However, if you have some money saved in an emergency fund and can afford $1,000 in unexpected expenses, then you'll want to consider a higher deductible and receive the benefit of the lower monthly premium.

How insurance deductibles influence your premiums

Insurance deductibles impact how much money you’ll be expected to pay out of pocket. It comes down to who bears most of the risk, you or the insurance company, and how much risk they are responsible for.

If you have a low-deductible plan, you are asking the insurance company to take on more risk. That can reduce your out-of-pocket expenses when you make a claim. However, it increases your monthly premium payment.

Insurance companies use deductibles to win your business. The insurance provider may offer a higher deductible to lower the monthly premiums, making the policy more appealing to you.

High insurance deductible health plan on clipboard. Guide to understanding insurance deductible.

FAQs

What does it mean when you have a $1,000 deductible? 

When you have a $1,000 deductible on an insurance policy, it means you’ll be expected to pay $1,000 out of pocket before your insurance kicks in. 

For example, if you need to have a $10,000 surgery and have a $1,000 deductible, you’ll be responsible for paying the first $1,000 of the surgery bill. After that, your insurance provider will deduct your deductible from the total bill and pay the remaining $9,000.

Is it better to have a deductible or not?

Your deductible will largely depend on your situation. For health insurance, if you require extensive medical care, a zero-deductible or low-deductible policy might be a good option. Given the cost of medical treatments, it can save you thousands, if not hundreds of thousands of dollars over a year.

Unfortunately, some insurers don’t offer zero-deductible policies. You’ll be hard-pressed to find an auto insurance policy that does, for example. What they offer instead is a vanishing or disappearing deductible. This reduces your deductible over time for every year you drive and don’t have an accident.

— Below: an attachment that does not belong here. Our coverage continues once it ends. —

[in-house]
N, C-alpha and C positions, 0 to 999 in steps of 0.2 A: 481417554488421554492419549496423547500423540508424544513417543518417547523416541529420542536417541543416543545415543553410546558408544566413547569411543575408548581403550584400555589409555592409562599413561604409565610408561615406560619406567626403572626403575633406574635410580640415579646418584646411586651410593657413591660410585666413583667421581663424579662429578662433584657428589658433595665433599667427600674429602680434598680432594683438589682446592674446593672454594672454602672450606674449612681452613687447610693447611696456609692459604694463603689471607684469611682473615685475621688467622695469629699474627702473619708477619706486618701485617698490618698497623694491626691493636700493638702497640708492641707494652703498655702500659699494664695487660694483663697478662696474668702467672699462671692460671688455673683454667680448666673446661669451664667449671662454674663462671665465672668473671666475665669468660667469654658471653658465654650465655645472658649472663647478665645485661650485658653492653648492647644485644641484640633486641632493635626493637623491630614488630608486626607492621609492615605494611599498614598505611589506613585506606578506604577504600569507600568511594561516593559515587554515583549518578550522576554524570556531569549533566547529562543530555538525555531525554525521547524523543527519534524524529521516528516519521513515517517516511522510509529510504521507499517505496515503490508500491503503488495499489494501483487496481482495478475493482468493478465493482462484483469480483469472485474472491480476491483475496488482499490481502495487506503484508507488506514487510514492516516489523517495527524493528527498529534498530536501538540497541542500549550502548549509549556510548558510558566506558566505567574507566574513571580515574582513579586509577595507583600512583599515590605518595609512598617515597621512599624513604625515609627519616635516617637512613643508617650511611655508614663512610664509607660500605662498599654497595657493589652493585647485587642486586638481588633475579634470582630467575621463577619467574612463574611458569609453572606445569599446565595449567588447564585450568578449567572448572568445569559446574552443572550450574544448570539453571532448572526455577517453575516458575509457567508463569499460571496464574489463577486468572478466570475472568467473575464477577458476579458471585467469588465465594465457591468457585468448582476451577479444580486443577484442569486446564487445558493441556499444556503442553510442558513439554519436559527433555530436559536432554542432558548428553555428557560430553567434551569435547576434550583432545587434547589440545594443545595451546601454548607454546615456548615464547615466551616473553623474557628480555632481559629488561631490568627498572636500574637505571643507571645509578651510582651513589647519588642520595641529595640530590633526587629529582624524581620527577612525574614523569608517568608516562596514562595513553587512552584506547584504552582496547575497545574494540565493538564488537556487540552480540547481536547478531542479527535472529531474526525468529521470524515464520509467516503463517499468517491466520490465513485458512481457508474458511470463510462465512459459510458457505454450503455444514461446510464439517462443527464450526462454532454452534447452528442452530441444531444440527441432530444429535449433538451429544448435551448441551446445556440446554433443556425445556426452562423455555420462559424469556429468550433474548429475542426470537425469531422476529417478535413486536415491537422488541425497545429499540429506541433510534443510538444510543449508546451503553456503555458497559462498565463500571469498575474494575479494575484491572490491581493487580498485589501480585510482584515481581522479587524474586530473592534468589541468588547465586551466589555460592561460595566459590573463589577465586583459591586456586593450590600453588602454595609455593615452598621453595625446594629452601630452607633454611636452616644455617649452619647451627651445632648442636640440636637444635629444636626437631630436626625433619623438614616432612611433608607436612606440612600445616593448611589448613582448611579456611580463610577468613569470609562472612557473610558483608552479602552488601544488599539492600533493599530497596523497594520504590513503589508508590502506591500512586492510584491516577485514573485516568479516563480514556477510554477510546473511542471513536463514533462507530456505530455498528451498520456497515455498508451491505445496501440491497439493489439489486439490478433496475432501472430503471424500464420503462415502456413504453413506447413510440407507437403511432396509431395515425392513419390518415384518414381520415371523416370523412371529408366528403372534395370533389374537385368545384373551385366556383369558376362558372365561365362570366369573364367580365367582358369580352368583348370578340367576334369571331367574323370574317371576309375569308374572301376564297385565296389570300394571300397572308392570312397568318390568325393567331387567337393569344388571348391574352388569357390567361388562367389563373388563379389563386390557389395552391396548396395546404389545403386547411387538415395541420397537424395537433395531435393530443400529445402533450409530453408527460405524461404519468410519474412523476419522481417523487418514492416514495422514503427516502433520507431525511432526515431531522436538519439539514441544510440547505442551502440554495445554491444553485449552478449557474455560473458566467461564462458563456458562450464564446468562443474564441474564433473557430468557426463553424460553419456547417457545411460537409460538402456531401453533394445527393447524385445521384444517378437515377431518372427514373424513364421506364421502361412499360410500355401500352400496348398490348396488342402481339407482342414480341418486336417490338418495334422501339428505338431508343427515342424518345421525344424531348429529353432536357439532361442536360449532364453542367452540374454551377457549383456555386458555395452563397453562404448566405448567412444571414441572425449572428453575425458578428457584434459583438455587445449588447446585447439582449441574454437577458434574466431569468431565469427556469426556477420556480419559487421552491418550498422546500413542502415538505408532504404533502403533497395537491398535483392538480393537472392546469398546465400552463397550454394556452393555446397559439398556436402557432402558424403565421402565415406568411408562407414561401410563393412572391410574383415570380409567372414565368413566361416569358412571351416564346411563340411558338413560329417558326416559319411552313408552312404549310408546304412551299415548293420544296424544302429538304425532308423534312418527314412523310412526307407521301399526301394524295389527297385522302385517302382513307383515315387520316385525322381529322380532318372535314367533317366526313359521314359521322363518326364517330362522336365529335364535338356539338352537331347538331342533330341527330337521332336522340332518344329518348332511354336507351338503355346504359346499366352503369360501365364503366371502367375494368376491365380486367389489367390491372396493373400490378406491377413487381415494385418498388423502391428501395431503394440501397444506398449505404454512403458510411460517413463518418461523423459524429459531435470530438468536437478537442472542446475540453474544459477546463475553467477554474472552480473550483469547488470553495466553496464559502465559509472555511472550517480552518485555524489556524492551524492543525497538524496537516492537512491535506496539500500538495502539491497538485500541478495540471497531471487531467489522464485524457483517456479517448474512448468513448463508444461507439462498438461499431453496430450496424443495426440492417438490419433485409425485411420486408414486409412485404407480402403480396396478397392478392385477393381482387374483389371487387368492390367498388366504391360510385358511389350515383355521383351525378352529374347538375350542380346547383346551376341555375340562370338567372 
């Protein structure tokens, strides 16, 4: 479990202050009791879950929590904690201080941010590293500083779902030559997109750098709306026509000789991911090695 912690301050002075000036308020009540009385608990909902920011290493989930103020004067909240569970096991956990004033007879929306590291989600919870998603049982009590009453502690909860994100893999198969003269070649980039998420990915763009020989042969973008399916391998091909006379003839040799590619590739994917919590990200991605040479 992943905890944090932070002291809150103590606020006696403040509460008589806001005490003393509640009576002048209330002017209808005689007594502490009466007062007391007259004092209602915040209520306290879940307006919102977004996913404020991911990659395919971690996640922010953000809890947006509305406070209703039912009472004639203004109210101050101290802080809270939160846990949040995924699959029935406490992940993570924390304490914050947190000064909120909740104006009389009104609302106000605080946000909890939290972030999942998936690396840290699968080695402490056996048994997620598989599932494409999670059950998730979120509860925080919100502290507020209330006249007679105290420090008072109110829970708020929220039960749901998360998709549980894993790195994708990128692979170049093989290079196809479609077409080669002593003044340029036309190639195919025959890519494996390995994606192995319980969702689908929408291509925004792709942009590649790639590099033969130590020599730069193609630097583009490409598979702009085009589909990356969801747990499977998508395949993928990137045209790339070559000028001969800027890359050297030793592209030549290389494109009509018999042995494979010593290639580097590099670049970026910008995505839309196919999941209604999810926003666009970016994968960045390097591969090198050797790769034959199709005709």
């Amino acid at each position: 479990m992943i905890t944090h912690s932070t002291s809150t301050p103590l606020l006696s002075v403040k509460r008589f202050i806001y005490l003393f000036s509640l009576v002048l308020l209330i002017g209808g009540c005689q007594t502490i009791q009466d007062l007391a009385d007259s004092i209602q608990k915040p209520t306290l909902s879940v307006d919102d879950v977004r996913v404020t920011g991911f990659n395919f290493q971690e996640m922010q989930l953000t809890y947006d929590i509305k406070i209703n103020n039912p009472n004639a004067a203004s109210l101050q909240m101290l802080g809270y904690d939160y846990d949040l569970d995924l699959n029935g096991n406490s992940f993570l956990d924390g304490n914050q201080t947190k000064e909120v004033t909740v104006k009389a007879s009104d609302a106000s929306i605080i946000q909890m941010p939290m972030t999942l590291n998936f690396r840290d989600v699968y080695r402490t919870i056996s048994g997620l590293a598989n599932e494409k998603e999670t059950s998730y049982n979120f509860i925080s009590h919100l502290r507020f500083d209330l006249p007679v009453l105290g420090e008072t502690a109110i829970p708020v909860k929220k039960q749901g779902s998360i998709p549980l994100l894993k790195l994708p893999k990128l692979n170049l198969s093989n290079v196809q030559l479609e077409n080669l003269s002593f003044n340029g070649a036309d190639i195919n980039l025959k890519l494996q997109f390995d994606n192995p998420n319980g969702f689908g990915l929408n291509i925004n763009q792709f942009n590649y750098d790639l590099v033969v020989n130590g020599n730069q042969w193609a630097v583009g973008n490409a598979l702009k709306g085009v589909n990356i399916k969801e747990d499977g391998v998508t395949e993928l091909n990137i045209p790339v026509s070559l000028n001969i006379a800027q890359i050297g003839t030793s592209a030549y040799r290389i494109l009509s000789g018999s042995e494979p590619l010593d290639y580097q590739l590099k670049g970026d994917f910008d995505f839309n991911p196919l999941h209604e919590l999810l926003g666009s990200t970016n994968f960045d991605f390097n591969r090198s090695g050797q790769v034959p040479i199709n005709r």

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I'm an award-winning lawyer and personal finance expert featured in Inc. Magazine, CNBC, the Today Show, Business Insider and more. My mission is to make personal finance accessible for everyone. As the largest financial influencer in the world, I'm connected to a community of over 20 million followers across TikTok, Instagram, YouTube, Facebook and Twitter. I'm also the host of the podcast Erika Taught Me. You might recognize me from my viral tagline, "I read the fine print so you don't have to!"

I'm a graduate of Georgetown Law, where I founded the Georgetown Law Entrepreneurship Club, and the University of Notre Dame. I discovered my passion for personal finance after realizing I was drowning in over $200,000 of student debt and needed to take action-ultimately paying off my student loans in under 2 years. I then spent years as a corporate lawyer representing Fortune 500 companies, but I quit because I realized I wanted to have an impact; I wanted to help real people and teach them that you can create a financial future for yourself.

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Our aim is to help you make financial decisions with confidence through our objective article content and reviews. Erika.com is part of an affiliate sales network and receives compensation for sending traffic to partner sites, such as MileValue.com. This compensation may impact how and where links appear on this site. This site does not include all financial companies or all available financial offers. This in no way affects our recommendations or article content.

Advertiser Disclosure

Our aim is to help you make financial decisions with confidence through our objective article content and reviews. Erika.com is part of an affiliate sales network and receives compensation for sending traffic to partner sites, such as MileValue.com. This compensation may impact how and where links appear on this site. This site does not include all financial companies or all available financial offers. This in no way affects our recommendations or article content.

Advertiser Disclosure

Our aim is to help you make financial decisions with confidence through our objective article content and reviews. Erika.com is part of an affiliate sales network and receives compensation for sending traffic to partner sites, such as MileValue.com. This compensation may impact how and where links appear on this site. This site does not include all financial companies or all available financial offers. This in no way affects our recommendations or article content.